John Oliver will not be picking up his eighth straight Emmy for Outstanding Talk Series at this September’s gala.
The Last Week Tonight host will instead be battling it out with Saturday Night Live, and potentially A Black Lady Sketch Show, in the Outstanding Scripted Variety Series category after the TV Academy made a number of changes at the end of last year.
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The move means the late-night talk show Emmy race will crown another victor – the first non-Oliver win since The Daily Show with Jon Stewart won the award in 2015. Ironically, Stewart is now back in the same category with his Apple series, The Problem with Jon Stewart, after moving from the Outstanding Hosted Non-Fiction Series category.
It also means the race is far more wide open than it has been for years with shows such as The Late Show with Stephen Colbert, Jimmy Kimmel Live!, Late Night with Seth Meyers and The Daily Show vying to take home the trophy.
However, while this is something that all of the nightly talk shows have long lobbied for, there is now a sense of trepidation and nerves. They can’t blame their lack of wins on Oliver any longer.
“I like that the answer to ‘how does somebody beat John Oliver?’ is you just move him elsewhere,” Seth Meyers told Deadline.
The other fear, which seems likely, is that only four shows will be nominated this year thanks to a dwindling number of late-night shows.
The TV Academy’s rules mean that if a category scores between 8 and 19 submissions, which is most likely, that the number of submissions will be divided by four and rounded to the nearest whole number.
Last year’s 19 submissions would have attracted five nominations – something that a crew of late-night showrunners had to subsequently lobby for – this year it seems that the number of submissions will be closer to 15, meaning that there will be only four nominations, down from the high of six in 2019.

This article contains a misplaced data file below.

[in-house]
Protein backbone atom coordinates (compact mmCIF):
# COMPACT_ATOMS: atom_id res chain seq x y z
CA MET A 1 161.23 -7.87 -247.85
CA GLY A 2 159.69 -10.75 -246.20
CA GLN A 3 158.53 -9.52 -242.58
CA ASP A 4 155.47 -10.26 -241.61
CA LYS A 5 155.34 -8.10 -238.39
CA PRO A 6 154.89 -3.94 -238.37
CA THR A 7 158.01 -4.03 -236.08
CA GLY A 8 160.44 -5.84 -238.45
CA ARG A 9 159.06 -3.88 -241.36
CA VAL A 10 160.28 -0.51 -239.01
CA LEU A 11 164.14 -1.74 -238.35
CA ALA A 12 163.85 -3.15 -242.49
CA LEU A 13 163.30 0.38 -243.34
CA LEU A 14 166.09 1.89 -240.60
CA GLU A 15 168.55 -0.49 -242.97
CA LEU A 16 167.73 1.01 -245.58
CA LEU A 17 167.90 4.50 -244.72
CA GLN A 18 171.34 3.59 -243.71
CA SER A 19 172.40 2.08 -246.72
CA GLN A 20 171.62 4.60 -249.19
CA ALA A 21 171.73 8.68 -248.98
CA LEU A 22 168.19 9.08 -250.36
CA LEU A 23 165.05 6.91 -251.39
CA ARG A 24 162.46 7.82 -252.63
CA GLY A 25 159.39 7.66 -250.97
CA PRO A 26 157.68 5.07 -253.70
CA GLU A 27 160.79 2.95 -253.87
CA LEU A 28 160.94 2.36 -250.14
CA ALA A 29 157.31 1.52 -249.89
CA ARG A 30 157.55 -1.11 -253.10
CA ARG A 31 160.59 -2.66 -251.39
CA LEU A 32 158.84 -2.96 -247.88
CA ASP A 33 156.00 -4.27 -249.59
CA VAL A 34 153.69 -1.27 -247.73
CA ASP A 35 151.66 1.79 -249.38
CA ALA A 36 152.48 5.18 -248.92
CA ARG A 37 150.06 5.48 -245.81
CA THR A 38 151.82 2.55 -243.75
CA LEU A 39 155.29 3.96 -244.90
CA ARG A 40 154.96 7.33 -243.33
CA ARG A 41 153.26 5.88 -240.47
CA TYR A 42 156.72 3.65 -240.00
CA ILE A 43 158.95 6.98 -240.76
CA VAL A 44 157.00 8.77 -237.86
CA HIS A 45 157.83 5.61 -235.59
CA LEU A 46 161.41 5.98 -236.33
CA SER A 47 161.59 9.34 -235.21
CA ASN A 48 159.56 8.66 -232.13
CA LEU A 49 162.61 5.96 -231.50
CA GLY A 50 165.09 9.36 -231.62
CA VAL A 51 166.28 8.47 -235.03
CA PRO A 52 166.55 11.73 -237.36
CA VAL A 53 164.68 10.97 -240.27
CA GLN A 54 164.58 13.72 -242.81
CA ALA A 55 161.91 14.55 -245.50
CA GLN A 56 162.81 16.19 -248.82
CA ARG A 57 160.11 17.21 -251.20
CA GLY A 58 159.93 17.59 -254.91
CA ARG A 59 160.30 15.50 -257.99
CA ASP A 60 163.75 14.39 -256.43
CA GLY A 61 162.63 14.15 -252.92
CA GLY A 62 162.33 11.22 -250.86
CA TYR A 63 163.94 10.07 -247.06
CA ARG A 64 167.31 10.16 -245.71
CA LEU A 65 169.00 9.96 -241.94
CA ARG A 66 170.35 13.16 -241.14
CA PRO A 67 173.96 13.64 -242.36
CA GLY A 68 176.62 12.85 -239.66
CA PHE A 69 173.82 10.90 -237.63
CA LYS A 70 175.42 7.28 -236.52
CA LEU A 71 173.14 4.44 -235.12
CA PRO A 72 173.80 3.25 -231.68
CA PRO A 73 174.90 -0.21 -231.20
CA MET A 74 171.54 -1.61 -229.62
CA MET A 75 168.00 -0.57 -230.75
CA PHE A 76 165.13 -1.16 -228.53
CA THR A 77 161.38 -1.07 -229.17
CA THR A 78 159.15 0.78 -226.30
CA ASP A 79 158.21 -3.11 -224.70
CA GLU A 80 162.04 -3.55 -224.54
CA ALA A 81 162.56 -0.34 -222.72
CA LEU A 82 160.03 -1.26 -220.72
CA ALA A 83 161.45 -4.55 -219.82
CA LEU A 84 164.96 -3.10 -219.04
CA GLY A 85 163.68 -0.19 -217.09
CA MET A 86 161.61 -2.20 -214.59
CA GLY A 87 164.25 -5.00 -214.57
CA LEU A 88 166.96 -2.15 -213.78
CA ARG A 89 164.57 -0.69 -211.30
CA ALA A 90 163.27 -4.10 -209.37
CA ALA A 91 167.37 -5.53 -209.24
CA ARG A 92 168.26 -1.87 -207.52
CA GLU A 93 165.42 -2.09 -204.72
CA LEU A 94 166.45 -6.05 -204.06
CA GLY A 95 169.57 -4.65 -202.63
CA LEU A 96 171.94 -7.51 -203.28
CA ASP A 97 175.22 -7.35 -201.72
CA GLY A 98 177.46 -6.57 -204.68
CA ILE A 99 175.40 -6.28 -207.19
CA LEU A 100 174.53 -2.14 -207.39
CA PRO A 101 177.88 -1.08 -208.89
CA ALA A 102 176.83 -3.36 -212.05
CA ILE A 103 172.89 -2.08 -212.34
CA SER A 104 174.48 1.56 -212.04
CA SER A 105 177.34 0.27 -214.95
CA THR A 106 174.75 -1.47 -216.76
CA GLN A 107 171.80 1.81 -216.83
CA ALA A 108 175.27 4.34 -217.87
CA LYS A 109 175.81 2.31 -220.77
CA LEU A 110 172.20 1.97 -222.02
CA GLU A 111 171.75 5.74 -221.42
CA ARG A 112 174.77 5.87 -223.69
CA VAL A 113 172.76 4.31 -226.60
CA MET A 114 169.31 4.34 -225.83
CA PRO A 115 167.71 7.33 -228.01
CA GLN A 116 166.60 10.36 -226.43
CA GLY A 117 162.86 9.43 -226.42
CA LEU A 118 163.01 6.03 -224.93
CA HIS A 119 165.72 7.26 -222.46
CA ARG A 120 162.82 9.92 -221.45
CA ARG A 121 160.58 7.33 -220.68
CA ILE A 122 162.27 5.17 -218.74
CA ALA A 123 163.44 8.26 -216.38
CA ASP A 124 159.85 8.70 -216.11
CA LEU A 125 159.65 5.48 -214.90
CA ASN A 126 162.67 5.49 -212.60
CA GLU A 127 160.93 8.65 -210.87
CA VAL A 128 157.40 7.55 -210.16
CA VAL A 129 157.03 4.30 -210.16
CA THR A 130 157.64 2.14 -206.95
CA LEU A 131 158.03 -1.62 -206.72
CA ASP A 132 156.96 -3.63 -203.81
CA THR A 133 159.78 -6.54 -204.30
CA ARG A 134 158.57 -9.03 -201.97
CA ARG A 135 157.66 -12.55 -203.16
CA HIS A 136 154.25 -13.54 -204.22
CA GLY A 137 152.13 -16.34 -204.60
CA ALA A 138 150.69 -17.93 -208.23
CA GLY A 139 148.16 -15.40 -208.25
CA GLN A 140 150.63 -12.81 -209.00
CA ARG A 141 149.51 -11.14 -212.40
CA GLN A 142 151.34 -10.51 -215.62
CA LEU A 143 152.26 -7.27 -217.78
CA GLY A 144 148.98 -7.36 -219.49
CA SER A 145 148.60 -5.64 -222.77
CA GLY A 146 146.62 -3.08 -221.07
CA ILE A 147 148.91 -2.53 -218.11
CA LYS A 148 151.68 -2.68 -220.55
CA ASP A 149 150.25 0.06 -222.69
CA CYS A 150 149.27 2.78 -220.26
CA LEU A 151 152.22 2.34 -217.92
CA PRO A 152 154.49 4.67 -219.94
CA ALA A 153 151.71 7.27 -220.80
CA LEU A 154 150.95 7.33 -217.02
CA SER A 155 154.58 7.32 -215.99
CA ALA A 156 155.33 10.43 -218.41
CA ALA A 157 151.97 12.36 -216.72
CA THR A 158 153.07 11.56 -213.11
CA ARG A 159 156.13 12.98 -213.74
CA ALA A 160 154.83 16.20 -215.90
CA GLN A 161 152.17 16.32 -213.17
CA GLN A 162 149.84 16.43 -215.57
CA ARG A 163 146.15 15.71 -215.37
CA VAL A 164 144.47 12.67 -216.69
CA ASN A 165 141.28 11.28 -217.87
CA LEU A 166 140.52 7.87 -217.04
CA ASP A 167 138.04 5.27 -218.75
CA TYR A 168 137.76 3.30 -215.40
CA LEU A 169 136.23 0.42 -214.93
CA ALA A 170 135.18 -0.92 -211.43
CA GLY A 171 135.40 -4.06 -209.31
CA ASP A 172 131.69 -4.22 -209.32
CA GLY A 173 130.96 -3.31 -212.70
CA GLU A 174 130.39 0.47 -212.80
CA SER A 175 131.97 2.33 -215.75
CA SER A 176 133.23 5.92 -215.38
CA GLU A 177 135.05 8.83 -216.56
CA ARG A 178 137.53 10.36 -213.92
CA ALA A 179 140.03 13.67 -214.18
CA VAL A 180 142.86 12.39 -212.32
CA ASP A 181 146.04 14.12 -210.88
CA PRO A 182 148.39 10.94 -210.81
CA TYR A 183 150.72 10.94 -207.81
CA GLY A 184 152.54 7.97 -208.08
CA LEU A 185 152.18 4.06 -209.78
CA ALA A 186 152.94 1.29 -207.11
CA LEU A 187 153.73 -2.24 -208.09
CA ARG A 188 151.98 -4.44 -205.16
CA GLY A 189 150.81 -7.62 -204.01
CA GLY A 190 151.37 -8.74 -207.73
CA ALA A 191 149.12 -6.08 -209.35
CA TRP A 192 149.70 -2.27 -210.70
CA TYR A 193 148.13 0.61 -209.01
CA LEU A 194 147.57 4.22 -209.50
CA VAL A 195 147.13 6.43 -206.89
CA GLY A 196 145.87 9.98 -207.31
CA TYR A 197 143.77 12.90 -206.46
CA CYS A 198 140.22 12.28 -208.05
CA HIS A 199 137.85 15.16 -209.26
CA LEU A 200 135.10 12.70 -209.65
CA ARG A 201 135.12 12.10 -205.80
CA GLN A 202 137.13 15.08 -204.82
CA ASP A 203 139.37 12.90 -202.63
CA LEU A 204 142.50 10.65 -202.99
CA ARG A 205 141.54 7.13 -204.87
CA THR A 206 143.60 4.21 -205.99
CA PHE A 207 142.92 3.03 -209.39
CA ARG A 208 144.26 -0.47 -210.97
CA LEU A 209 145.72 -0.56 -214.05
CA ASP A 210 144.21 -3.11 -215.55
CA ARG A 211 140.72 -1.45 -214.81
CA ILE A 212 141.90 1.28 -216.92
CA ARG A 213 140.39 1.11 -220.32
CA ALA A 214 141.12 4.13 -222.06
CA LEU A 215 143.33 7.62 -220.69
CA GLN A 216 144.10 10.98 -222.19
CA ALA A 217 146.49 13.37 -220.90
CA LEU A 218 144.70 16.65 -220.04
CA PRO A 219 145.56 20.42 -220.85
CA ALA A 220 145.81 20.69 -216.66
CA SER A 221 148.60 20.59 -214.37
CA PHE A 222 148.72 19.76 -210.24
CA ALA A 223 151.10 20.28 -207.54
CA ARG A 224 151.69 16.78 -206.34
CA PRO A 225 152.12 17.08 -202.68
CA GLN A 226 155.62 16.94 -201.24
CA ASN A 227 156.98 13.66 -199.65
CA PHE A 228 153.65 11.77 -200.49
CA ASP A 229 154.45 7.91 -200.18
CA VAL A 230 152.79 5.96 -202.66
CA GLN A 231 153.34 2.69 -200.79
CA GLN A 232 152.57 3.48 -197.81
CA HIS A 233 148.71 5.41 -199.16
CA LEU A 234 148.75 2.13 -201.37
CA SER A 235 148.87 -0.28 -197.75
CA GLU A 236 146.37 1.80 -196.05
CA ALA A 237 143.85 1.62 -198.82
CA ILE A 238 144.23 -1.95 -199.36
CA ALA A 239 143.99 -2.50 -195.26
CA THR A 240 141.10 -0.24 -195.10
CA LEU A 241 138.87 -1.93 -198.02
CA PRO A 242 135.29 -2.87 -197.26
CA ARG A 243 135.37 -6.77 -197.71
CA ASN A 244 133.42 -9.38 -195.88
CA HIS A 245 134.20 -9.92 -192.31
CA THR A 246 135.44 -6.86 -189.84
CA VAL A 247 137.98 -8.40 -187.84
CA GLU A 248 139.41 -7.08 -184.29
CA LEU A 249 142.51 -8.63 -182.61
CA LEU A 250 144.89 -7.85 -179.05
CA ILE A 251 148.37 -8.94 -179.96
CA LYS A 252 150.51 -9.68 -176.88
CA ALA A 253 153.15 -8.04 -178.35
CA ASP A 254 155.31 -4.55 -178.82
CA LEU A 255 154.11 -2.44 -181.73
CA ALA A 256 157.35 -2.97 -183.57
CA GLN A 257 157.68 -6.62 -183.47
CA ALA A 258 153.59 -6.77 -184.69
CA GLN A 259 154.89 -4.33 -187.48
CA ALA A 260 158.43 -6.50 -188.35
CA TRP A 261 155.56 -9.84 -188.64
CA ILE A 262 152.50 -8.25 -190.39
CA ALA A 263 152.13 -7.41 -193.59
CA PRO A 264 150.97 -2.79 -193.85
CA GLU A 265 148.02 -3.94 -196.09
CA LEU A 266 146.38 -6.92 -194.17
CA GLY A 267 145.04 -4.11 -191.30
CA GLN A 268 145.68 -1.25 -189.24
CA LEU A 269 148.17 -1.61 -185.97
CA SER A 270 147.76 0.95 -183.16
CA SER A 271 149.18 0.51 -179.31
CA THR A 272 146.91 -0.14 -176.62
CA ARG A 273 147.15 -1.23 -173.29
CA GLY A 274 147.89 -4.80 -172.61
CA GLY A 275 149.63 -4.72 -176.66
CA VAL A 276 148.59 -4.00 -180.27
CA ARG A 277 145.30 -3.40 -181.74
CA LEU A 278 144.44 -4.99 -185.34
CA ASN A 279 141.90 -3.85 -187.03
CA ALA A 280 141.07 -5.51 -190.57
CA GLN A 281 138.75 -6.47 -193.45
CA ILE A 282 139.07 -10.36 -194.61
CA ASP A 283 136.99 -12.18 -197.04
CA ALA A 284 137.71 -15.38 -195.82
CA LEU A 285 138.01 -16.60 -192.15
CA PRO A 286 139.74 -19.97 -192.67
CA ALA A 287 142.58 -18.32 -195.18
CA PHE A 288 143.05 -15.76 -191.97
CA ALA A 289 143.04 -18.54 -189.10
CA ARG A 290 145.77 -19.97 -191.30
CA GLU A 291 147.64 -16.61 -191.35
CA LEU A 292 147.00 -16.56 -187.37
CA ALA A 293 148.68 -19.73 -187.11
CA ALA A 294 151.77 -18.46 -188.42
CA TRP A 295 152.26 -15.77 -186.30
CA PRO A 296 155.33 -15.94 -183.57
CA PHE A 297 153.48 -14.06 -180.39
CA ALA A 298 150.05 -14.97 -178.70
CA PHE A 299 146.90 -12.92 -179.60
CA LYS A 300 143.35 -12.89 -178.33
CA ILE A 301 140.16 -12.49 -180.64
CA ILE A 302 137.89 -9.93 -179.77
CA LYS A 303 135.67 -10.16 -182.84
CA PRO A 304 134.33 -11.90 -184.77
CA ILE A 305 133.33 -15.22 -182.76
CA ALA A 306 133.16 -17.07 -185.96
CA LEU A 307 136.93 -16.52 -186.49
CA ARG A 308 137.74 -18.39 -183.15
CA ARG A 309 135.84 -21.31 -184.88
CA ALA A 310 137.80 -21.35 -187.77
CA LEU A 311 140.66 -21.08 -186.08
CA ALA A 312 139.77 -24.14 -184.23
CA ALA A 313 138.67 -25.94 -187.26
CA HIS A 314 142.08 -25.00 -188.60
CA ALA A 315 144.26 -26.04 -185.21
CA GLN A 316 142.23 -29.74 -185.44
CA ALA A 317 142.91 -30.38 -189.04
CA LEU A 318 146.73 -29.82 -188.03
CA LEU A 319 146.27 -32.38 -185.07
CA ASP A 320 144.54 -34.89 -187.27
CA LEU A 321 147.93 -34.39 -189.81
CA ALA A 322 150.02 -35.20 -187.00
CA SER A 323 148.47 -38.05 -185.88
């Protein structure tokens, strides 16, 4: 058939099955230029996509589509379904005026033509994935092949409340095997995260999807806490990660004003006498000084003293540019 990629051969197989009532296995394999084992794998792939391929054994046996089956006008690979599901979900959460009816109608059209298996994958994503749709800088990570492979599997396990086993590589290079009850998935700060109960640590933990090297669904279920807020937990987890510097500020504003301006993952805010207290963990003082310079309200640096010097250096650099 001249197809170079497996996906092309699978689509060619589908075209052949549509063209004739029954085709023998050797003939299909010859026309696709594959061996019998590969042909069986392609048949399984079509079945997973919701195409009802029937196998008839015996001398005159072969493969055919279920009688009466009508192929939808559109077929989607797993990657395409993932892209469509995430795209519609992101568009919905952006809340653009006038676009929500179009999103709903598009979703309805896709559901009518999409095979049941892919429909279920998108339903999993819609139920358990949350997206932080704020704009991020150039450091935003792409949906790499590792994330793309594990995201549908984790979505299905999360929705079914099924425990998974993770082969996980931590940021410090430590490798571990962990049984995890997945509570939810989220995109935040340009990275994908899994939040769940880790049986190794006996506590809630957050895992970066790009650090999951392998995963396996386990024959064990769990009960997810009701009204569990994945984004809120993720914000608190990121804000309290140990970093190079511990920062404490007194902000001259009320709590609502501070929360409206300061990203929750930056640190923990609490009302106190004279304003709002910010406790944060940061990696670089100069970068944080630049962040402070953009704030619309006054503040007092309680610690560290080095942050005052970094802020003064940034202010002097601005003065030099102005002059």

The loss of series such as Conan, which scored a nomination in its final year in 2020, Showtime’s Desus & Mero and the cancelation of TBS’ Full Frontal with Samantha Bee has hurt the category and it’s unlikely that E! News Nightly Pop will submit following its cancelation in October.
Deadline spoke to a number of late-night sources over the last few months and the shake-up has caused consternation as to who will be nominated, and who will win.
The general consensus is that The Late Show, Jimmy Kimmel Live!, Late Night and The Daily Show will score the nominations, although a few late-night folk are wondering whether former multiple winner Stewart could edge in there.
Multiple people we spoke to suggested that Jimmy Kimmel was a frontrunner to win. The host is well-liked, and some highlight the fact that he’s an “LA guy” could play into this with voters, as well as the fact that he has kept his profile high with jobs such as hosting the Oscars.
The writers strike could also shift the narrative. Some point out that voters have a relatively short memory so often vote for the shows that are strong at the point of voting. However, given that all of the late-night shows are shut down, there’s no chance to gild the lily with a slew of top-tier guests and bits during the voting period.